Inderscience Publishers

A method for the study of cascading effects within lifeline networks

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The following research is in keeping with the current international and national trend to establish effective facility management plans, based on antagonistic notions of maximal production and minimal risks. The application of this approach to lifeline networks is complex, considering that the failure of these networks can cause extensive consequences for populations and upon socio-economic activities. Effectively, lifeline networks are generally strongly interrelated, which favours the propagation of vulnerabilities from one network to another through cascading effects. A methodology has been developed in order to define, characterise and assess the transfer of vulnerability between lifeline networks. The methodology is based on three specific steps. We first perform an exhaustive assessment of the initial vulnerability and characterise its potential consequences. We then transfer these potential consequences to the other networks through cascading effects. Finally, the transferred consequences are defined as vulnerabilities. Such a methodology, which relies on a complete assessment of consequences, can only be carried out via consequence studies, rather than the usual scenario approaches, in order to evaluate all possible situations. We will present the three main steps of this methodology, which is currently centred on the precise definition of the links that bond the various networks. The consequence studies that we recommend will then be explained, followed by the presentation of a case study of a hydroelectric power generation network and a power transportation network. This example will allow us to validate the preceding concepts.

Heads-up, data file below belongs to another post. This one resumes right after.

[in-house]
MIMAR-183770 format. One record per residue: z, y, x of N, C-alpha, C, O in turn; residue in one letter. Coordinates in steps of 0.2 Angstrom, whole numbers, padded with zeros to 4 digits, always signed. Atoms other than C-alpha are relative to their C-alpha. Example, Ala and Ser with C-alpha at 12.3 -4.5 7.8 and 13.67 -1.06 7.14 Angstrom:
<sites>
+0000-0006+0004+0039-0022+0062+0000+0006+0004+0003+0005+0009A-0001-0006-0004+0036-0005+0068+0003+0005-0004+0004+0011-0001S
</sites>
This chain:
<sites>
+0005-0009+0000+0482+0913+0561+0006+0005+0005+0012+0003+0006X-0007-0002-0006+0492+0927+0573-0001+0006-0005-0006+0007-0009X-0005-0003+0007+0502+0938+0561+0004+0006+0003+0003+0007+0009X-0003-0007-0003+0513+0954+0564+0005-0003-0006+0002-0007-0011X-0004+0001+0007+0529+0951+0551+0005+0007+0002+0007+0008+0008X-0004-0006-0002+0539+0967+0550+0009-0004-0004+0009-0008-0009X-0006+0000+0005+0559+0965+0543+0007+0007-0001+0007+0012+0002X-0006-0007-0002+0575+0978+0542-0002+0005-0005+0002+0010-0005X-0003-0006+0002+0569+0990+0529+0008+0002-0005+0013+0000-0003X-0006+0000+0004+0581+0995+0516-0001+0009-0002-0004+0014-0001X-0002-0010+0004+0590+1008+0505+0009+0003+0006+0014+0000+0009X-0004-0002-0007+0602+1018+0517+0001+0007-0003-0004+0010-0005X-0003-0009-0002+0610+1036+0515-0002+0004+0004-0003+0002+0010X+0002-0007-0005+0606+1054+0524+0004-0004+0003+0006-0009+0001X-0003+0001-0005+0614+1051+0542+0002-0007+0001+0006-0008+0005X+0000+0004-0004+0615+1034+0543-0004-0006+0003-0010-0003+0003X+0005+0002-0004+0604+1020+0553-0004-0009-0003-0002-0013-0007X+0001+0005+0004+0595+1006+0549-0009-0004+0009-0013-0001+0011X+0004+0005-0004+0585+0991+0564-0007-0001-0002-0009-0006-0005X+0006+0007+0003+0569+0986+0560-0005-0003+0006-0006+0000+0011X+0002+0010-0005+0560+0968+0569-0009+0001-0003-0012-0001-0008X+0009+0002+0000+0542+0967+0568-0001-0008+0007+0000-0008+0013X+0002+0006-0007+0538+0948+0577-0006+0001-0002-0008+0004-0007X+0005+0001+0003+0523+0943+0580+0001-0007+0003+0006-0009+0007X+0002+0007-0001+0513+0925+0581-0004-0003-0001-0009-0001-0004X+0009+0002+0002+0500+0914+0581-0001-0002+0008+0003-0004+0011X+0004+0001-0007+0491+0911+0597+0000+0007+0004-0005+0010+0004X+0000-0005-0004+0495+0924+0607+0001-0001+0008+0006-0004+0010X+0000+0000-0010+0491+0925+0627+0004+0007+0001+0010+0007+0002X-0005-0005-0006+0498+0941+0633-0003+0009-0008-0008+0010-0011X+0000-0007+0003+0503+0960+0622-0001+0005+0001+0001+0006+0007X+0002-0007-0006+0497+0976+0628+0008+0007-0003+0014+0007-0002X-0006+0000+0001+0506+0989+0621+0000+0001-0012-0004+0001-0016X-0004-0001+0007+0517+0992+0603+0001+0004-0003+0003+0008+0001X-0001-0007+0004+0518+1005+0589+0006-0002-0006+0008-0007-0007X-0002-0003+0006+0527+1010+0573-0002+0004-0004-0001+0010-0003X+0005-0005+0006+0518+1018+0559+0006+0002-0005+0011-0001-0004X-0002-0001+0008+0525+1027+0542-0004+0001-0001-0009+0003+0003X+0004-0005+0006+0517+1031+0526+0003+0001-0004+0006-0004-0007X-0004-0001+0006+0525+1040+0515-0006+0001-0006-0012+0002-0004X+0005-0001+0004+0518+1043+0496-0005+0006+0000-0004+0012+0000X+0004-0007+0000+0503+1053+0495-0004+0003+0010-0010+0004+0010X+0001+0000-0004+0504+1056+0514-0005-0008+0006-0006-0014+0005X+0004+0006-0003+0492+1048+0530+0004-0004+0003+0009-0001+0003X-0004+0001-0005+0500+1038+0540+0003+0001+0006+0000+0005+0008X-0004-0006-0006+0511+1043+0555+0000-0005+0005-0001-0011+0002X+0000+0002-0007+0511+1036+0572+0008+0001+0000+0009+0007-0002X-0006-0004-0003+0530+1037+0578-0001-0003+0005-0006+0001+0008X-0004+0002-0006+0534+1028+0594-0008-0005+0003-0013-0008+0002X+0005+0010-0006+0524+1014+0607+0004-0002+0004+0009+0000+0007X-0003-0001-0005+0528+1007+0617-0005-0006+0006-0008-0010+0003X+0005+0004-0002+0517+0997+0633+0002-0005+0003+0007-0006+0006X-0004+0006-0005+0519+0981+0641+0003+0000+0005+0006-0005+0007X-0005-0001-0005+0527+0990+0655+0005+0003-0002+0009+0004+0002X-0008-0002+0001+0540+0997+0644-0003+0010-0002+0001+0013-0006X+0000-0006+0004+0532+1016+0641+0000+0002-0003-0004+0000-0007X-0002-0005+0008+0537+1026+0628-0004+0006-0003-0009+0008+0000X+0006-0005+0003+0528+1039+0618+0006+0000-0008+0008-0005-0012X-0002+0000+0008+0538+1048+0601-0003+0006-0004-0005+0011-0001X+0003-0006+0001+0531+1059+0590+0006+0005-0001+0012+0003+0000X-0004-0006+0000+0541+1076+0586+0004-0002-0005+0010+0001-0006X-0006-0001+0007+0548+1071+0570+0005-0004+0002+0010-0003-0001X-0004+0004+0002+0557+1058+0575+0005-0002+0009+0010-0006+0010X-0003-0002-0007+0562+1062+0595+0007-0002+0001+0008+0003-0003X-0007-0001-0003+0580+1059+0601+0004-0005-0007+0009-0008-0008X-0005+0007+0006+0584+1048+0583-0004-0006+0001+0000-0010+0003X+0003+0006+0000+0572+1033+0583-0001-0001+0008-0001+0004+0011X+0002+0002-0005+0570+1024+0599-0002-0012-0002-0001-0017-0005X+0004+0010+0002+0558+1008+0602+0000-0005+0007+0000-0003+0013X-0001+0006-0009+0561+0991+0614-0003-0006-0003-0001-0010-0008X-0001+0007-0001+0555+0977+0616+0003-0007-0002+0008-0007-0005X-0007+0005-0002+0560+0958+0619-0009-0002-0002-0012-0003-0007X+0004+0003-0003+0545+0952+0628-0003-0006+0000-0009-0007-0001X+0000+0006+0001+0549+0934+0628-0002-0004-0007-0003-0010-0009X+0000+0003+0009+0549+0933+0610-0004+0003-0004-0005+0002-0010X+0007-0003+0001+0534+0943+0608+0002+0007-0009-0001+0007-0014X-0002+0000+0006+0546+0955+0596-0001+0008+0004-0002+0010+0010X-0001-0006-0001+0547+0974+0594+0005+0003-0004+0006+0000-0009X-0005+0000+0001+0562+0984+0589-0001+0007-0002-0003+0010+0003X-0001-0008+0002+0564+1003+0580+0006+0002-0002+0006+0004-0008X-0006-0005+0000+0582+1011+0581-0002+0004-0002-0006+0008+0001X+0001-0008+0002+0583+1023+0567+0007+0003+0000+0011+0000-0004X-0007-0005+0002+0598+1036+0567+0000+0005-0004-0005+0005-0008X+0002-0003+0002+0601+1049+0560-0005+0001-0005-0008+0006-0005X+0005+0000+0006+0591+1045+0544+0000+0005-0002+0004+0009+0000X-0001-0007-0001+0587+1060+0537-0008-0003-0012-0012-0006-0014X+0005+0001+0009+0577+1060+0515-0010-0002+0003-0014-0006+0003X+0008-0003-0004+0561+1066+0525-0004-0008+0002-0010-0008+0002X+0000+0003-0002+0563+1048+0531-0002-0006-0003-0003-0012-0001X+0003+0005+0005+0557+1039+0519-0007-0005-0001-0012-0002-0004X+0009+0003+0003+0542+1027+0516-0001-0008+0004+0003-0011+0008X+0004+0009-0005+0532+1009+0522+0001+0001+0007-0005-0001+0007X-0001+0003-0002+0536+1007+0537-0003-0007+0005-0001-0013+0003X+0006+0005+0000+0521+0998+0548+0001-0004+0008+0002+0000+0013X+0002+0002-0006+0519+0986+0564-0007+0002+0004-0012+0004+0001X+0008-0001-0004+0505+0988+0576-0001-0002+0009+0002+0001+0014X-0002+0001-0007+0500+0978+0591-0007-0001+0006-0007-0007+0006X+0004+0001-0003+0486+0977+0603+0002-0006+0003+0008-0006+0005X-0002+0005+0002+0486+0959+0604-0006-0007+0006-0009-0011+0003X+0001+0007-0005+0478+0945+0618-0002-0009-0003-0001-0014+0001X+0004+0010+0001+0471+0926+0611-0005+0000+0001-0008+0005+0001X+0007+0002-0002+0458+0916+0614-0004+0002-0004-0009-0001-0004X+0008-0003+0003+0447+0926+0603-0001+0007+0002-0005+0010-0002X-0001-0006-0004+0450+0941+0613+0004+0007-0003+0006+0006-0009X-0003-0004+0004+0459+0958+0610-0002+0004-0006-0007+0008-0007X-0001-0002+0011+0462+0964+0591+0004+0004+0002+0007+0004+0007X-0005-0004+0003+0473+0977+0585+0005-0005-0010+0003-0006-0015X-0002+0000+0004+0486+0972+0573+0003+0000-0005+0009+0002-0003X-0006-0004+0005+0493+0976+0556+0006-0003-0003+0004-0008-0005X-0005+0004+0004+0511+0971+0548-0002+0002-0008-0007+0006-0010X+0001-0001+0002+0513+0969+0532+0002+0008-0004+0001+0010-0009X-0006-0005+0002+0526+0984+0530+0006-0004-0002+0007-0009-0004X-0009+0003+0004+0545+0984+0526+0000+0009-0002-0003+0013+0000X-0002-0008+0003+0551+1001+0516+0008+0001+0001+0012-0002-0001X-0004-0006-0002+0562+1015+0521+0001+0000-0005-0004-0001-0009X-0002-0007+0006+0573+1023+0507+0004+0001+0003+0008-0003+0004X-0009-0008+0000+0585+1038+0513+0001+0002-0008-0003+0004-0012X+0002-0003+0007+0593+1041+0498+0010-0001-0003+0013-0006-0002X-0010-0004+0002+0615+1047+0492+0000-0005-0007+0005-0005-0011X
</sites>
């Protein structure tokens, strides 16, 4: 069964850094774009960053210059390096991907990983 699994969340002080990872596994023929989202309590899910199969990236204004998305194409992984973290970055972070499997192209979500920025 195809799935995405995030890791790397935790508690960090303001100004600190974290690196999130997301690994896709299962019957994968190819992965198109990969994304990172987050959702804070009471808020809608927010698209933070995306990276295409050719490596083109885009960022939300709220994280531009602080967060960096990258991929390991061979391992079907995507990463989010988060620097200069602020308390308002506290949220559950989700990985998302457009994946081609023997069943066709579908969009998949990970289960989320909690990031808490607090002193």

Keywords: lifeline network, cascading effects, evaluation, risk assessment, risk communication

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